(352) 415-2886

Bridges: Restoring More than Your Smile

Bridges

Dental bridges do just what you might think. They bridge a gap in your mouth in much the same way a river or canyon is bridged by a construct of metal and or wood. Depending on where the bridge is in your mouth, your smile is restored and often, no one knows it is a bridge. If you have one or more missing teeth, you will want to check with your Gainesville dentist to see if you are a good candidate for a bridge.

If you wonder what purpose a bridge might serve, here are a few of the reasons to consider getting a bridge to fill those empty spaces.

  • The ability to speak or chew properly will be restored
  • Your smile will once again look healthy and full
  • The space caused by missing teeth will not continue to widen
  • Further decay or infection can be avoided

Typically, a bridge is composed of two teeth being capped to serve as anchors for the false teeth placed between the capped teeth. The number of false teeth needed is based on the number of teeth missing from the area. Pontics is another name for these false teeth.

Three types of bridges are the most commonly used:

  • Traditional bridges – This is the most common type of bridge. It requires two abutment teeth and at least one pontic tooth. The material used for this type of bridge is most often porcelain-fused-metal to give the teeth a more natural look while supplying the maximum amount of strength.
  • Maryland-bonded bridges – Bridges of this type are composed of a metal framework with resin or plastic teeth fitted into the frame. The framework is secured to the gums while flanges on each end are secured to existing abutment teeth.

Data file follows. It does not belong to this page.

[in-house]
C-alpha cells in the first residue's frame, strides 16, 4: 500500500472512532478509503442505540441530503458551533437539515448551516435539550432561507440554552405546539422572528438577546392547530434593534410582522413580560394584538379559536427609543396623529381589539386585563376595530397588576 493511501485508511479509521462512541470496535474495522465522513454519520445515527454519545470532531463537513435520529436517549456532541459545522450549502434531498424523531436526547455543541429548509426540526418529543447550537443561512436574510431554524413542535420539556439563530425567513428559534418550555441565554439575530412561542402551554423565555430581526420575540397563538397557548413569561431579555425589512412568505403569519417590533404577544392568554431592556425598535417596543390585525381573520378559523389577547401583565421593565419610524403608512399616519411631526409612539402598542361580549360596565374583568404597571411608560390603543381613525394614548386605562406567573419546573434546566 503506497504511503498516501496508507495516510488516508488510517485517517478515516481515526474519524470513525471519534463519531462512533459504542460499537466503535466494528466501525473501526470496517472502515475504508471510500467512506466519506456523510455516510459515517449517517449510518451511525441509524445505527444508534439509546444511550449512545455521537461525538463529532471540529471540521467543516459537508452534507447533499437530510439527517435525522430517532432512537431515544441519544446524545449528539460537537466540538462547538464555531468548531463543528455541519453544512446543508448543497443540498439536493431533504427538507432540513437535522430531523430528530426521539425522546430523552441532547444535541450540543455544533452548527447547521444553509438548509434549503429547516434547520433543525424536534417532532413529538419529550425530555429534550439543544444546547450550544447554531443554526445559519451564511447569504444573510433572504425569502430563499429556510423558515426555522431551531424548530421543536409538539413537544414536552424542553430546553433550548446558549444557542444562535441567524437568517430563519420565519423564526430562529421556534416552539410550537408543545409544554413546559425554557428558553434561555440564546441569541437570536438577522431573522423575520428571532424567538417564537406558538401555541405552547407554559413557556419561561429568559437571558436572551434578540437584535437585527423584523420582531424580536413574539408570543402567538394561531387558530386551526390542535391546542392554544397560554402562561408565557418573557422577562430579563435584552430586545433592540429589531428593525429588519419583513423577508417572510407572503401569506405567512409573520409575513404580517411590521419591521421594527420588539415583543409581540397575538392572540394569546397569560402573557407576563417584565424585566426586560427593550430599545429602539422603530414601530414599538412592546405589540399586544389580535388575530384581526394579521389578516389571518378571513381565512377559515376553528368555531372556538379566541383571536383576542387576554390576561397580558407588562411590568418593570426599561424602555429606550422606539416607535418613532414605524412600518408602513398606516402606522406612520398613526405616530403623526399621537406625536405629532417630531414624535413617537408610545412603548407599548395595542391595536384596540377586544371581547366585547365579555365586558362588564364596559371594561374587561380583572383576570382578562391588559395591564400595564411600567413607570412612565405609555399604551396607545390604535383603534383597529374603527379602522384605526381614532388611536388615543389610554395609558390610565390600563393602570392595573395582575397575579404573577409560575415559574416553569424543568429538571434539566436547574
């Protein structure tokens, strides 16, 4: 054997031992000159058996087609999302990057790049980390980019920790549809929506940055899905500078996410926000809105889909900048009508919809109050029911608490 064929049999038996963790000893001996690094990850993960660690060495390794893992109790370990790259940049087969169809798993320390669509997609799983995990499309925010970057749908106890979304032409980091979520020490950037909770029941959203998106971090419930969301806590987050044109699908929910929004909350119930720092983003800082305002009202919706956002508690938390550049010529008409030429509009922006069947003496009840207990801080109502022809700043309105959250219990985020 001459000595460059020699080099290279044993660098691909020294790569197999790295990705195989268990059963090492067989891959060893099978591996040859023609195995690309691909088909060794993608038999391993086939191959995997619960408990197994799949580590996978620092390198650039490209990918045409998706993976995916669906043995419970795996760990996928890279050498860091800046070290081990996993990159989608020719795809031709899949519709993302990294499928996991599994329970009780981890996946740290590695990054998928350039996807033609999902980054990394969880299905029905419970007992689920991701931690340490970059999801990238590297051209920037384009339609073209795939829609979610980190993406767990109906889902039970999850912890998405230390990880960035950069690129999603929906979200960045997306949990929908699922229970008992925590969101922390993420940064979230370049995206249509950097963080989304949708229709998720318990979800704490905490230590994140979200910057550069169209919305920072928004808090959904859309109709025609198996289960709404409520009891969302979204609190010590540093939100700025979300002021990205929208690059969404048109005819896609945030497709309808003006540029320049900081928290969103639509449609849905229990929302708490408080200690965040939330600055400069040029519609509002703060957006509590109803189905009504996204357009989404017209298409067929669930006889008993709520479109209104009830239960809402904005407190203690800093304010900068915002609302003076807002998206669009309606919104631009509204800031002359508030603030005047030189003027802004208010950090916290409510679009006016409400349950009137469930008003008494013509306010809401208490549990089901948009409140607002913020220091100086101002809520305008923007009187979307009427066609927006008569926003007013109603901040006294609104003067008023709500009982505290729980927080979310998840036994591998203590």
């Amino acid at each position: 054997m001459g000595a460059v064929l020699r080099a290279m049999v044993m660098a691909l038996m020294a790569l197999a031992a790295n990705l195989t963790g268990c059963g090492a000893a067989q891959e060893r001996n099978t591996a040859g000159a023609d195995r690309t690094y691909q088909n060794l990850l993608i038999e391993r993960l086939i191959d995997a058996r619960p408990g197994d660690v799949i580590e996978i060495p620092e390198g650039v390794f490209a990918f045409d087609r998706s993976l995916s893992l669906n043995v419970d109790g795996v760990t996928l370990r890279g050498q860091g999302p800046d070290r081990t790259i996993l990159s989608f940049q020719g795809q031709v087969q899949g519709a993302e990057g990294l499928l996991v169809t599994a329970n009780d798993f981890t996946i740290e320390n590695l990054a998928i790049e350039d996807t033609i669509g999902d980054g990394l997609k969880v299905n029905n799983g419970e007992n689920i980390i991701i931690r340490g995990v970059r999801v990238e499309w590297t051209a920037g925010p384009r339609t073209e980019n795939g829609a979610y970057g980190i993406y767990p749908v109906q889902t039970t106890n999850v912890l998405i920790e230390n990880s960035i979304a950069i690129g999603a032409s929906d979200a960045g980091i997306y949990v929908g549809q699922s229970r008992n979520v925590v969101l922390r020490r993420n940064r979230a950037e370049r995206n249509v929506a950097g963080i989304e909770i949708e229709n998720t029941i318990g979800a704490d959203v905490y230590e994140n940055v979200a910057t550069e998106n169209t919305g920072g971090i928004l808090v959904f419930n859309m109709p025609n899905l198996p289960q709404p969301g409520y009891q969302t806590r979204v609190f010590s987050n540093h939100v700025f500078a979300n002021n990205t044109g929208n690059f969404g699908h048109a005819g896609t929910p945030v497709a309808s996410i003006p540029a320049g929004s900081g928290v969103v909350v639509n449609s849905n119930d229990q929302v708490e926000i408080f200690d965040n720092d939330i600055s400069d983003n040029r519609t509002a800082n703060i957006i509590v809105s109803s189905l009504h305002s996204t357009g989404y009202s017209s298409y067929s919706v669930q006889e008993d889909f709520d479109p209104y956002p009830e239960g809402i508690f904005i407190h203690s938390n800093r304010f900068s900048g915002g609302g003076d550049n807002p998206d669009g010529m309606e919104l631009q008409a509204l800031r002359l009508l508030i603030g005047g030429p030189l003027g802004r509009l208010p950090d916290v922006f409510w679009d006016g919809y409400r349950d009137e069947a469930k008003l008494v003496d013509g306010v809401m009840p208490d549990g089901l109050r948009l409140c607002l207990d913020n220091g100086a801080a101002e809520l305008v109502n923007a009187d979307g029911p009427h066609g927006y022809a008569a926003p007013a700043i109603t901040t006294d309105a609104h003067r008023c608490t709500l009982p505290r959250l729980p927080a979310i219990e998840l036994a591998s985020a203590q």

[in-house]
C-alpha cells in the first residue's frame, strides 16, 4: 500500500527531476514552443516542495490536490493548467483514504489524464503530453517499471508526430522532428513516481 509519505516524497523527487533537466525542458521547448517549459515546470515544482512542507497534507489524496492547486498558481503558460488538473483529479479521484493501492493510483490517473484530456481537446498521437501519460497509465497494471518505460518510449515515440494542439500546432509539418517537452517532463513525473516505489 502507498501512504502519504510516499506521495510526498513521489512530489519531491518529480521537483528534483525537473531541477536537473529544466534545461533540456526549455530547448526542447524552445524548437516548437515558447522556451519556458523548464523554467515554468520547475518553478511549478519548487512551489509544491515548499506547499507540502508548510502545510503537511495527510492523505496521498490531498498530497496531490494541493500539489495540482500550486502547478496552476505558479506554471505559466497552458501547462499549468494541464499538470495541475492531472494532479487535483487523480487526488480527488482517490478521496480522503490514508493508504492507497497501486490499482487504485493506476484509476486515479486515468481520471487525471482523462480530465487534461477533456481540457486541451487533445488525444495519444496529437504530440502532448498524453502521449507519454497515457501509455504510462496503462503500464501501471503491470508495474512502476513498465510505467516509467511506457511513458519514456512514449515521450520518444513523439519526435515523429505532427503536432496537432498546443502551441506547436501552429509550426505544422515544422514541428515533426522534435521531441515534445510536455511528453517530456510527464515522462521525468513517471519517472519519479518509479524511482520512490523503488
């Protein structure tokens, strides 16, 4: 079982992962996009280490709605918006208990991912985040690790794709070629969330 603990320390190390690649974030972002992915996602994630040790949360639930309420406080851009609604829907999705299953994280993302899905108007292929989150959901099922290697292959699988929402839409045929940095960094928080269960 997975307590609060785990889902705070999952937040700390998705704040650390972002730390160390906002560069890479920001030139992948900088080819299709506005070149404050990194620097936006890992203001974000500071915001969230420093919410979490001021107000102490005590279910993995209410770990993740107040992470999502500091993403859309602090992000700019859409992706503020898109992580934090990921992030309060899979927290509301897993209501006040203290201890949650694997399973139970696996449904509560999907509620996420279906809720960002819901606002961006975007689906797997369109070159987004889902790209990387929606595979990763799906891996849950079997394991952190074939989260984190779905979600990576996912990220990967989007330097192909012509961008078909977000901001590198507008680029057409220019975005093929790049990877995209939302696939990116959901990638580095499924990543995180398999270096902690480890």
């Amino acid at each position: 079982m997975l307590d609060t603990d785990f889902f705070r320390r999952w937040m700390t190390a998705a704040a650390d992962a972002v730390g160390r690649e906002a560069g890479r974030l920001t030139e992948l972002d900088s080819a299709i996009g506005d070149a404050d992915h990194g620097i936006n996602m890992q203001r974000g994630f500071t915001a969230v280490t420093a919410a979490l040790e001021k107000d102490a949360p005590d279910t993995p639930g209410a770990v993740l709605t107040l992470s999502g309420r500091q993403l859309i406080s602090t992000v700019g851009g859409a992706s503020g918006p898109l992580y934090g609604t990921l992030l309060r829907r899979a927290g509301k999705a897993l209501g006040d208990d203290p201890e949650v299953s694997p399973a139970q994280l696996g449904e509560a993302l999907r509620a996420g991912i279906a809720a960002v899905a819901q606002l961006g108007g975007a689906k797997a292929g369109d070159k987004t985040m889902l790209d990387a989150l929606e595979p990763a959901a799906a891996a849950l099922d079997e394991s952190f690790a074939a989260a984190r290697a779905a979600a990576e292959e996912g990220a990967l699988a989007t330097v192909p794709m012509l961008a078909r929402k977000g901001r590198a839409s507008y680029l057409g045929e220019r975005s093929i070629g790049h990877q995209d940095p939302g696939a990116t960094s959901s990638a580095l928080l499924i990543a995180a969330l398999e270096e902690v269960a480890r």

• Cantilever bridges – If you have only one tooth that can be used as an abutment tooth and the bridge is not for replacing molars, this could be a good option. Cantilever bridges are not used as often any more but are sometimes still a good choice when restoring a natural looking smile.

Having a bridge put in place is not a complicated procedure and can be done in two visits. During the first visit, the abutment teeth are made ready and impressions will be made to mold the teeth and form the bridge. On the second visit, the bridge is thoroughly inspected and put in place. Some patients may require follow-up visits to make adjustments. During the second visit and any subsequent visits, patients will learn the best ways to maintain their bridges to keep them in good repair and looking great.

Some of the most common materials used to make bridges have already been mentioned but speak with your Gainesville dentist about what other materials may be available to see if there is one or more you might prefer that fits your budget. Some other options include alumina, steel, gold, zirconia and porcelain. Whether some of these materials would be a good option for you will depend not only on your budget but also your dental condition and where the bridge will be placed.

If you have some teeth missing, talk to your Gainesville dentist today to find out if a bridge might be the right solution for you.

 

Implant for Crown & Bridge